The White House stood its ground Wednesday on the impact of the economic stimulus package, arguing that the bill signed a year ago has given an "undeniable" boost to the economy and that Republican critics are just playing politics.
On the one-year anniversary of the bill's signing, President Obama said the $787 billion package saved 2 million jobs and helped prevent a "second depression." White House Press Secretary Robert Gibbs said that while many Americans have soured to the program, the bill is working and taxpayers will "absolutely" have a different outlook once it has had its full effect.
Administration officials fanned out Wednesday to build the argument that the reason unemployment is still at 9.7 percent on the stimulus anniversary is because the jobs-building aspect of the program hasn't yet come into full force.
Though the bill was originally pitched as a way to hold down unemployment, top officials now say the first year was meant to grow the overall economy while giving immediate relief to states and taxpayers. They attributed growth in the U.S. economy in the latter half of 2009 to the stimulus but said infrastructure spending in the coming year should help complement that growth with more jobs.
"We are not going to have job growth in our economy unless or until we have positive economic growth," Gibbs said, calling the stimulus' impact on growing the GDP last year "undeniable." "So this ... was not a full cure for what ailed our economy. It is a way of putting people back to work, creating positive economic growth, and importantly, laying that foundation for long-term investments in jobs."
Vice President Biden, in an interview with CBS' "The Early Show," said the stimulus -- about one-third of which has been paid out -- was designed in "two stages."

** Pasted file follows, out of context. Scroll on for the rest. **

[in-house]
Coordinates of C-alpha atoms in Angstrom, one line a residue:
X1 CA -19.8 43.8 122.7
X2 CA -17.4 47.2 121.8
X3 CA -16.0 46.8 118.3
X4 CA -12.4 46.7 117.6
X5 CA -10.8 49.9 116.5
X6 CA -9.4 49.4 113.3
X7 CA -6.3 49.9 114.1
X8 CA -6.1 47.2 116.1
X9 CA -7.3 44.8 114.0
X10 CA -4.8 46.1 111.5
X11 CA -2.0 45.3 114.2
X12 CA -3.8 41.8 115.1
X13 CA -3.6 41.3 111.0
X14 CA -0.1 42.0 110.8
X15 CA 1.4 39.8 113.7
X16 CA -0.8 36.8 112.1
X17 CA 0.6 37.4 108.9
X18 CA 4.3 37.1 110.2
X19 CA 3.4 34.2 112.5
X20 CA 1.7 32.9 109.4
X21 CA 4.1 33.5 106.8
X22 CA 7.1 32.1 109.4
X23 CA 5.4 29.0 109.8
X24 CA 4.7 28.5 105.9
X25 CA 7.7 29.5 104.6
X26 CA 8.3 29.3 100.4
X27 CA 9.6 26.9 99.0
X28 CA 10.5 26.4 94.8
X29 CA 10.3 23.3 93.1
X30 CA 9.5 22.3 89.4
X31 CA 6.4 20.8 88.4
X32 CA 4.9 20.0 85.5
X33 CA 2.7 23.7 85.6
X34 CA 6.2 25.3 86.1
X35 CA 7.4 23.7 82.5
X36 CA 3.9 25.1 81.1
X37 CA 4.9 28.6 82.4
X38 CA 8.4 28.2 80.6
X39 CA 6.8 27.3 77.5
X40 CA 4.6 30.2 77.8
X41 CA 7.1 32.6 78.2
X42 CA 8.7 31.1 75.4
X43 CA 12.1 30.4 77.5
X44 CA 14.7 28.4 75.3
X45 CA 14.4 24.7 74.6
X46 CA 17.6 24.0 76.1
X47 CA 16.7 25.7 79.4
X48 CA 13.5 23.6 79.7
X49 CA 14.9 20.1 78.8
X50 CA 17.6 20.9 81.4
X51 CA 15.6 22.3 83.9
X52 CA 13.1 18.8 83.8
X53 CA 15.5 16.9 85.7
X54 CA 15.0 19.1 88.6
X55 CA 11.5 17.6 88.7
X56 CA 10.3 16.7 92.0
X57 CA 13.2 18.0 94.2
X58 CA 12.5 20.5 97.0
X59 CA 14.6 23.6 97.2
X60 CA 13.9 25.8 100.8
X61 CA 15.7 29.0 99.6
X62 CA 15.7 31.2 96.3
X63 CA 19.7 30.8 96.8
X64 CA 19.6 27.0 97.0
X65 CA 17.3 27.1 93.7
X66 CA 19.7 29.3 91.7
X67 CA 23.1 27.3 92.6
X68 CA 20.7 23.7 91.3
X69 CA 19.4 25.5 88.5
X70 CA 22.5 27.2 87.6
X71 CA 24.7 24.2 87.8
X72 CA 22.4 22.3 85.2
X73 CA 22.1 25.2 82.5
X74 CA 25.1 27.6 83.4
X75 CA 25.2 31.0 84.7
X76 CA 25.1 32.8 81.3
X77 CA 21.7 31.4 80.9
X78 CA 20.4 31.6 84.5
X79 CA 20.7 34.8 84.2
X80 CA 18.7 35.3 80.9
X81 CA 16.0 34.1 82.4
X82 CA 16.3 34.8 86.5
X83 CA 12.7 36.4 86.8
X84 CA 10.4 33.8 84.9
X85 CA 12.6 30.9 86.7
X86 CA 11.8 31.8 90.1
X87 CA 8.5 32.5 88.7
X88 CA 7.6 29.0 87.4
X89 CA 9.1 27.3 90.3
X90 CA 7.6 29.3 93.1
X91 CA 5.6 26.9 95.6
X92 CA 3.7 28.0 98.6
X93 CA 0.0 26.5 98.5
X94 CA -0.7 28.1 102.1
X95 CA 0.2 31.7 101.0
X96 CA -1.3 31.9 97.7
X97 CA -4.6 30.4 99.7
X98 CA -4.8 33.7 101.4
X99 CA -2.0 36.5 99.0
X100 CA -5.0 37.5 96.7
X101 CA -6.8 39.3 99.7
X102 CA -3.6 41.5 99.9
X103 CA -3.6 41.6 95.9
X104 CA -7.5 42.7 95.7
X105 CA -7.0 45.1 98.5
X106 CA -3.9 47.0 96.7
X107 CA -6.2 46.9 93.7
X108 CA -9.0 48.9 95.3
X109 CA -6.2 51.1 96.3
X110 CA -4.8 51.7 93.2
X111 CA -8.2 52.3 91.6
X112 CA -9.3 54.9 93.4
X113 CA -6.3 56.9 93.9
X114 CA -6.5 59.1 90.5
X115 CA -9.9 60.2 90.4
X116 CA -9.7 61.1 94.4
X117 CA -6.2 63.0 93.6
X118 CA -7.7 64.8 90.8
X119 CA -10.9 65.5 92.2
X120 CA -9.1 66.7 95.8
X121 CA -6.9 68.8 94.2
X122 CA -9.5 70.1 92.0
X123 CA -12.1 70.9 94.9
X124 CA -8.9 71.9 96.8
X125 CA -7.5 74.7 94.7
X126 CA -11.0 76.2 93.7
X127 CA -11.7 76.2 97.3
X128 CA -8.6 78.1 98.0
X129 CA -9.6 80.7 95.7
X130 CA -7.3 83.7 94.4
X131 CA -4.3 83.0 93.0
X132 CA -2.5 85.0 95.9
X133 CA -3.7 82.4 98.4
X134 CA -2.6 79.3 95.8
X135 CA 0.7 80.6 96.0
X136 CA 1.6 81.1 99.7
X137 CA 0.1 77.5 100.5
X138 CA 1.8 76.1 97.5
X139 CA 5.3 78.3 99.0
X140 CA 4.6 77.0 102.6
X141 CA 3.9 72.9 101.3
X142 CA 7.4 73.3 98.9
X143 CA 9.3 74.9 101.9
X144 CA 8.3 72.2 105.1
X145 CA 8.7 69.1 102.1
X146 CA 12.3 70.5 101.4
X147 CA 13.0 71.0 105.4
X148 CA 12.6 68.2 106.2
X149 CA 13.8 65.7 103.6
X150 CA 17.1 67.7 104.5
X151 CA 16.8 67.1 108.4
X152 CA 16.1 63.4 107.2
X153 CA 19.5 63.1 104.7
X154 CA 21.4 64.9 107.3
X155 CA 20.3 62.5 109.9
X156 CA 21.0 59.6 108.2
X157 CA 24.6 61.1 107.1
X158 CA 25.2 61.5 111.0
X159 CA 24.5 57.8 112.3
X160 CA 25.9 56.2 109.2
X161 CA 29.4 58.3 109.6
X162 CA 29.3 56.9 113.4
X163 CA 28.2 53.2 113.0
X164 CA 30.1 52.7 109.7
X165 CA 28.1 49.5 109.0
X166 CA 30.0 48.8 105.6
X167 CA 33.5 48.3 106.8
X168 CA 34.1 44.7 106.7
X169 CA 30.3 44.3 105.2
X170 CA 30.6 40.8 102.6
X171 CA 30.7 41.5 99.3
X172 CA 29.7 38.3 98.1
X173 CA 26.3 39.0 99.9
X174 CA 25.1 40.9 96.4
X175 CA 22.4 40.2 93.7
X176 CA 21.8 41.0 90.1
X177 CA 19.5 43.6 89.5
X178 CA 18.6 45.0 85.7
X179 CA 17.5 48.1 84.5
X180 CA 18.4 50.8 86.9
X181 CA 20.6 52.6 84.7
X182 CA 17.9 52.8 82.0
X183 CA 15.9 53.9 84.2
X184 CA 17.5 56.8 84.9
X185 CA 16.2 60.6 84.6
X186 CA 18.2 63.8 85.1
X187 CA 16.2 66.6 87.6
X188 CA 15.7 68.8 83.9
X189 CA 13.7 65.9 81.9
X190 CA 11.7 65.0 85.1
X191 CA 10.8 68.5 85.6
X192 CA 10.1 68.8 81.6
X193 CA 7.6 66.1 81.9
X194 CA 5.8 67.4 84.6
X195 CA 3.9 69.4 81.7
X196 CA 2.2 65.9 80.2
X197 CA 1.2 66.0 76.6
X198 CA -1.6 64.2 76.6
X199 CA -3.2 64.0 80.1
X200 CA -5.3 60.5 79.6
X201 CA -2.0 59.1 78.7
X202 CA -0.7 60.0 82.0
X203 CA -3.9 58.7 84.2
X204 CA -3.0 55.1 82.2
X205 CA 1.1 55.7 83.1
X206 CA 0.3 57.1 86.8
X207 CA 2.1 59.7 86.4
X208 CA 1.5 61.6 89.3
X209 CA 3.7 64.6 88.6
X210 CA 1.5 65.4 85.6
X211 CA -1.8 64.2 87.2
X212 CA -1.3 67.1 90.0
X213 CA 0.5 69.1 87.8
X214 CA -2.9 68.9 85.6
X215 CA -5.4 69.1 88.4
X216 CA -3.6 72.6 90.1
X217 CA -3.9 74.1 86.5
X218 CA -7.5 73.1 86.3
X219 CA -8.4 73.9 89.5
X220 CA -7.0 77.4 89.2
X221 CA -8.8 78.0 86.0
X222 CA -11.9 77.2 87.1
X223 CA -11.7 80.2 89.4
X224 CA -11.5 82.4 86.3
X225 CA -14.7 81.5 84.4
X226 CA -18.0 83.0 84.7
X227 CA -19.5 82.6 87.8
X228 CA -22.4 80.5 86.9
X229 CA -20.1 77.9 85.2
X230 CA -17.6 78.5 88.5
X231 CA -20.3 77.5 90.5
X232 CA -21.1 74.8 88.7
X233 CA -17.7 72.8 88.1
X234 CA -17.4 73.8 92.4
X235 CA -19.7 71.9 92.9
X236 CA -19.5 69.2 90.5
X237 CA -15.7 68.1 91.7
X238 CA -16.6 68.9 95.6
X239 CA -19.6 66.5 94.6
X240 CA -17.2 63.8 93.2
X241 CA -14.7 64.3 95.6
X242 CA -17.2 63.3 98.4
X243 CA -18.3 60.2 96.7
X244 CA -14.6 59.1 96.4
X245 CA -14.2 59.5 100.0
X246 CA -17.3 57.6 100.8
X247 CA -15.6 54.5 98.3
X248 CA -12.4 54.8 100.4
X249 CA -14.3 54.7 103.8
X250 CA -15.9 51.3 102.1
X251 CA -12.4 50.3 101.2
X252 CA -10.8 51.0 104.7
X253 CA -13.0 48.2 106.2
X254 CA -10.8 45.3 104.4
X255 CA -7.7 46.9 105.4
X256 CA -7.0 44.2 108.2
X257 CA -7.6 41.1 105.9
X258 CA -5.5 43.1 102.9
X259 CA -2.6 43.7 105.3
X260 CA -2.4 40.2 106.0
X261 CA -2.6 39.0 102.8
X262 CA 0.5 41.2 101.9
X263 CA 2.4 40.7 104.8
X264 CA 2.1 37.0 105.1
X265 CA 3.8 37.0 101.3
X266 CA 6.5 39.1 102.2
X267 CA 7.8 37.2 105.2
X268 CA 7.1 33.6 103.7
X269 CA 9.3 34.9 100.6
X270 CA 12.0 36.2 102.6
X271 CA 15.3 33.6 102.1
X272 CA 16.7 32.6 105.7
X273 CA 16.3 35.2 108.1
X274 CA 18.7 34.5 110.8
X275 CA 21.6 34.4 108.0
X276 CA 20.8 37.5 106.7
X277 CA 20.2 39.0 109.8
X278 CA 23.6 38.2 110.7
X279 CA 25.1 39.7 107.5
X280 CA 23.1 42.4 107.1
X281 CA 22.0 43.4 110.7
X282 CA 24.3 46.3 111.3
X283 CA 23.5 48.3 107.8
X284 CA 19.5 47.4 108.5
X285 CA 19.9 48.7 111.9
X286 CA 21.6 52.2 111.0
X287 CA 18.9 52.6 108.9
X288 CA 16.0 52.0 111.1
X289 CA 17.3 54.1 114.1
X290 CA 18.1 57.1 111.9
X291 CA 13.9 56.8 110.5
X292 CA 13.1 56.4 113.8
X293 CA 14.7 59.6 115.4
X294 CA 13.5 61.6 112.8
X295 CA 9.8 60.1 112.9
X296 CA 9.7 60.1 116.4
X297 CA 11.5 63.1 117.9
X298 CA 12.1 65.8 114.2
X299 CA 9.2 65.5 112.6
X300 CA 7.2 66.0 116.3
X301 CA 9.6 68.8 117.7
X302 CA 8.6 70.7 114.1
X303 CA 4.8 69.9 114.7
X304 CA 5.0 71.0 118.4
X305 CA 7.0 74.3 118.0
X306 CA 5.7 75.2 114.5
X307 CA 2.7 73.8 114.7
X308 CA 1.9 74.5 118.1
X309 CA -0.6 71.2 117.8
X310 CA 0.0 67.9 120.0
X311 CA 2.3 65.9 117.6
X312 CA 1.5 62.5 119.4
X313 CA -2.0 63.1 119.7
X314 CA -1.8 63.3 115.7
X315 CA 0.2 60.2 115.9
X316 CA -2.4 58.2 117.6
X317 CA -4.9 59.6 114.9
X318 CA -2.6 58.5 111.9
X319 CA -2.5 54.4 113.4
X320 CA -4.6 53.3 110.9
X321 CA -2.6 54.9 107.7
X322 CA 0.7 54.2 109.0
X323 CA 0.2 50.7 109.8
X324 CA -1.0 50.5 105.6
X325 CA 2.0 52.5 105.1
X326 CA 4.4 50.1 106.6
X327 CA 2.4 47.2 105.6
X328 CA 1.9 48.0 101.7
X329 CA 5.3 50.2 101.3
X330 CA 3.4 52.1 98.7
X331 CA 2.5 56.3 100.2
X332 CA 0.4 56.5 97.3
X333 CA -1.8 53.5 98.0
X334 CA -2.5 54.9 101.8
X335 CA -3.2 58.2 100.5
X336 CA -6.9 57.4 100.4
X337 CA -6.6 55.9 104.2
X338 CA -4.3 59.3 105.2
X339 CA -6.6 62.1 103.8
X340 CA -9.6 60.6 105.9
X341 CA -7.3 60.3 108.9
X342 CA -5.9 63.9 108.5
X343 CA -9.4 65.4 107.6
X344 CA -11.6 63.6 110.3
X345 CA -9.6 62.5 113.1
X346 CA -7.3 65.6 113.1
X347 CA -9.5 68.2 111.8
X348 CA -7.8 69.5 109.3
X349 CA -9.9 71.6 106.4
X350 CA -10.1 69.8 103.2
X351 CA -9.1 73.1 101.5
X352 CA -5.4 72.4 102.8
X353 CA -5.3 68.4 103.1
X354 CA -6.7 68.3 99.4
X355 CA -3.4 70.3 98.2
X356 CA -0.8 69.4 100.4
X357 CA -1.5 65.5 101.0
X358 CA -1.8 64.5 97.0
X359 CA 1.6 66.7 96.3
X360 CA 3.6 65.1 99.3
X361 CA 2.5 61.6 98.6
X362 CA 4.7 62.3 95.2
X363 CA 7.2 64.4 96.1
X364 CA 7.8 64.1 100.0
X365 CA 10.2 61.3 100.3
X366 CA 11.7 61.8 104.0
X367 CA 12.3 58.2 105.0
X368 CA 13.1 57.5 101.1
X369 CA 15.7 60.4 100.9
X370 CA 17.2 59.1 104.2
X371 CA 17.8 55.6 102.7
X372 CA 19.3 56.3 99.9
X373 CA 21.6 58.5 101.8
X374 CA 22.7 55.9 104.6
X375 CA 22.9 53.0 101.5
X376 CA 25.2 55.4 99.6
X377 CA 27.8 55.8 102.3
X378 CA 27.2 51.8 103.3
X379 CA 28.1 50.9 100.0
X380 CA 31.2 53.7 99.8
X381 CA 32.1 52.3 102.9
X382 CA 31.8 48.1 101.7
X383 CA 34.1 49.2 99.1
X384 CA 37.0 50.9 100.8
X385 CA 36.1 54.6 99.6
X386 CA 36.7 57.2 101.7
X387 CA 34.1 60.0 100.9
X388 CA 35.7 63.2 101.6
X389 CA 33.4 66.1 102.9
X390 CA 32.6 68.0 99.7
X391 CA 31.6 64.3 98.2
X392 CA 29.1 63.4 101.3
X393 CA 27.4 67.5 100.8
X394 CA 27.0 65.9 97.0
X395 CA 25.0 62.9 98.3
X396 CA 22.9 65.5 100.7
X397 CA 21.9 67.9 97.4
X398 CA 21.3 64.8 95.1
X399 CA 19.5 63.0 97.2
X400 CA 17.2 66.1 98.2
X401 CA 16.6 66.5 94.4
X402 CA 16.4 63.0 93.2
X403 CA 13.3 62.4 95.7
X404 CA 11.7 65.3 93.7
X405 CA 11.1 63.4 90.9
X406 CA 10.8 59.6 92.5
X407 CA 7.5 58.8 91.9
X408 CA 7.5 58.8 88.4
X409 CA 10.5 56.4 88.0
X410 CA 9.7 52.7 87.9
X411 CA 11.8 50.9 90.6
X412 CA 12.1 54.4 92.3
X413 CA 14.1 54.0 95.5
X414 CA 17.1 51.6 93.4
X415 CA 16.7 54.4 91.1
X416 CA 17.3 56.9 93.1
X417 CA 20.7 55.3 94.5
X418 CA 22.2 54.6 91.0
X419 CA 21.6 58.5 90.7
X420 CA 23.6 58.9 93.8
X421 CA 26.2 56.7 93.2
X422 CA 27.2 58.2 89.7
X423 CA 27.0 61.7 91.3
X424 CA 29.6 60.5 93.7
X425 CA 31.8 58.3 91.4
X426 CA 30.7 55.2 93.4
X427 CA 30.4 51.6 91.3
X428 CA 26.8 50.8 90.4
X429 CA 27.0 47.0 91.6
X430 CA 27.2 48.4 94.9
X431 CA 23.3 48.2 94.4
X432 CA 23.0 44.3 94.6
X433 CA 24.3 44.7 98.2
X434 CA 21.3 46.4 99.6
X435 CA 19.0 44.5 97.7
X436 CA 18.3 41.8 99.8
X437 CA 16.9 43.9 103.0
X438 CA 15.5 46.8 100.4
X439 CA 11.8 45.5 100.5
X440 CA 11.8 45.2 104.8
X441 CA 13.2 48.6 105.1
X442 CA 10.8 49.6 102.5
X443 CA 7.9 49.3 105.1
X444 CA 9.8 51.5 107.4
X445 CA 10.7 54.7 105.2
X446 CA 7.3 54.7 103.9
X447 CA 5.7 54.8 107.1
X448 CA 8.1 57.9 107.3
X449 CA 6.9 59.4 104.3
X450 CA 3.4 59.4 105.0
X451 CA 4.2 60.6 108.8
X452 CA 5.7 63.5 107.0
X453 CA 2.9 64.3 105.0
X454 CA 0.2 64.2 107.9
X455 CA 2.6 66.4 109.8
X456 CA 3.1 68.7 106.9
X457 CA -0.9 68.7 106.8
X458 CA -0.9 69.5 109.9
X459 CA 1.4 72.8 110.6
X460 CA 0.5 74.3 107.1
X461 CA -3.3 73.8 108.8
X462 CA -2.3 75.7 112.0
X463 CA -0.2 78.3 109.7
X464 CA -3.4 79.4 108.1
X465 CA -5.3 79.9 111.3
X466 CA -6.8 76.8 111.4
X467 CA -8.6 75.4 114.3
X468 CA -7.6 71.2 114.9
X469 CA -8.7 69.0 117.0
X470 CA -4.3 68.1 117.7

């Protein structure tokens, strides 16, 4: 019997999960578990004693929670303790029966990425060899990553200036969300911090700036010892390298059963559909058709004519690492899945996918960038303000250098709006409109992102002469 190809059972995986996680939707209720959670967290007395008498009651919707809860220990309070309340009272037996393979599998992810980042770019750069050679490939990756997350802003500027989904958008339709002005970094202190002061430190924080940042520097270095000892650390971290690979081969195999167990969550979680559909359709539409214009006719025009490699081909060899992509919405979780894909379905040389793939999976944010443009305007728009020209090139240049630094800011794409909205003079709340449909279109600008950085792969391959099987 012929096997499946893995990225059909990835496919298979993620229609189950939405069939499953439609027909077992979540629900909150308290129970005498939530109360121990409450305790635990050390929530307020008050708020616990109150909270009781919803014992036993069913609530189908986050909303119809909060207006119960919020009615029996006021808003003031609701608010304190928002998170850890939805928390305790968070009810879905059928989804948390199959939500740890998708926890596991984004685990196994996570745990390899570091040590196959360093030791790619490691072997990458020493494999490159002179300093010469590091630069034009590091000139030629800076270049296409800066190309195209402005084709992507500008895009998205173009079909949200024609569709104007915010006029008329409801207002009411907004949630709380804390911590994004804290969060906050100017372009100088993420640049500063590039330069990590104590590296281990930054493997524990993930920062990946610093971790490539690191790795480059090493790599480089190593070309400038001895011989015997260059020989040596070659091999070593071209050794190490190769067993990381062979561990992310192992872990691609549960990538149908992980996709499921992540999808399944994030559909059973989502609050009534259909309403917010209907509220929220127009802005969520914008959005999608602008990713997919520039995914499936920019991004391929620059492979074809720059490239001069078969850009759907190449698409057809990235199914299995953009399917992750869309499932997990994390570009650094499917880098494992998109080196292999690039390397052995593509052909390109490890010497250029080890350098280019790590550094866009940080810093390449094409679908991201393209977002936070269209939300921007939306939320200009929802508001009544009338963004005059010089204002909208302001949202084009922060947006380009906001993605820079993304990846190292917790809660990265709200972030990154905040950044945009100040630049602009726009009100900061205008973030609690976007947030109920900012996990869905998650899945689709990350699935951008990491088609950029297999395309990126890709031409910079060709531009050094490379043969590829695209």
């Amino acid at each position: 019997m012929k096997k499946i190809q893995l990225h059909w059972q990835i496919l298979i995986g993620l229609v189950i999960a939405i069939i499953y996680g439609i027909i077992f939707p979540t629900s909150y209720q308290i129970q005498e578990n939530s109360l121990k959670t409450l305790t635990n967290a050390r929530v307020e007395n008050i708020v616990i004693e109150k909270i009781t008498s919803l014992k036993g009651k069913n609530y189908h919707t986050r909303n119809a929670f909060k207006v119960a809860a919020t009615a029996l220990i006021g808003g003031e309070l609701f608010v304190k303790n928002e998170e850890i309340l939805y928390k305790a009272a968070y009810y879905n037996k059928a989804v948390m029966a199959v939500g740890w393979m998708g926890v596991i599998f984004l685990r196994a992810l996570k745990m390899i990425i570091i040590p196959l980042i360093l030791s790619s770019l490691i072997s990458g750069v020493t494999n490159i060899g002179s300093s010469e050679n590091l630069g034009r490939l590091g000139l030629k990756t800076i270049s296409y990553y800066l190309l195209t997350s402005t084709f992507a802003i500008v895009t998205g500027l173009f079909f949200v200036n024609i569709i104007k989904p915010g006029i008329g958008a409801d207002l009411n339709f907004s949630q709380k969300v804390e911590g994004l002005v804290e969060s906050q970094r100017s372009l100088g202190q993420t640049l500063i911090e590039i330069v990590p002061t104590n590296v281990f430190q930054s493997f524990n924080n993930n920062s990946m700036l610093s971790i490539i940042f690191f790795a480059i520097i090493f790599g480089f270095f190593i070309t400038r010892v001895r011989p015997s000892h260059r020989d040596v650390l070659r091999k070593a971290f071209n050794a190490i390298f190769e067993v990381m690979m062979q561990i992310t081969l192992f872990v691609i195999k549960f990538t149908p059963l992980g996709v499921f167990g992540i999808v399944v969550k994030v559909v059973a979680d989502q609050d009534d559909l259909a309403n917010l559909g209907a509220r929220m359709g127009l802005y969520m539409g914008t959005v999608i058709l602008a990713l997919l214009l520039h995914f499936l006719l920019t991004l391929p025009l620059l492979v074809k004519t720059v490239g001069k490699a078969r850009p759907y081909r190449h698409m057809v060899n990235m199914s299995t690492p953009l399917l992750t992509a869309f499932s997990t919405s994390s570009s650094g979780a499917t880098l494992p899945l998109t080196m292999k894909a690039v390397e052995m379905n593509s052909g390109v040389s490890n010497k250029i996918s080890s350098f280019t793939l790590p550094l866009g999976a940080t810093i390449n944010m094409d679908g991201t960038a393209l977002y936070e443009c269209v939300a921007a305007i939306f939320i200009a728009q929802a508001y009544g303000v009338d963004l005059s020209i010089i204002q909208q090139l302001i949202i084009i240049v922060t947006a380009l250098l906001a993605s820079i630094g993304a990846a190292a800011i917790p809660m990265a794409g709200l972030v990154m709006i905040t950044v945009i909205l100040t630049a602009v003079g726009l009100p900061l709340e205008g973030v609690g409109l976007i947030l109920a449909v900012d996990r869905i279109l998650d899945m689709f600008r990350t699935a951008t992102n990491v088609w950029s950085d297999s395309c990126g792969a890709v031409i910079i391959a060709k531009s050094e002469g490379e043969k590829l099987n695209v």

"We've only been halfway through the act," he said. "The job-creating portions are really loaded at the second half here and the major projects that are going to be being built."
He said taxpayers have "gotten their money's worth."
Republicans were not so optimistic. Republican National Committee Chairman called the claim that the bill has saved or created 2 million jobs "fiction" and said the administration was not focusing enough on the private sector.
"This administration fundamentally doesn't understand that and the American people know it and they're responding in kind," Steele told Fox News.
A recent CBS News/New York Times survey showed only 6 percent of Americans believe the stimulus has created a significant number of jobs.
But White House economic adviser Christina Romer suggested that the best of the stimulus is yet to come.
Asked Wednesday on ABC's "Good Morning America" whether the "biggest bang" from the package has already been felt, Romer responded: "Absolutely not."
She said more jobs creation is on the way.
"Certainly in terms of the level of the things we care about, like employment and the unemployment rate, those effects are going to grow over time," she said.
That appeared to be a turnaround from her testimony before Congress last October.
At the time, Romer told the Joint Economic Committee that the recovery package would have its "greatest impact on growth" in the second and third quarters of 2009. By mid-2010, she said, the bill would be "contributing little" to growth.
But back then, Romer and other White House officials were hard at work managing expectations as unemployment was climbing. Romer was also talking about GDP growth in that section of the testimony.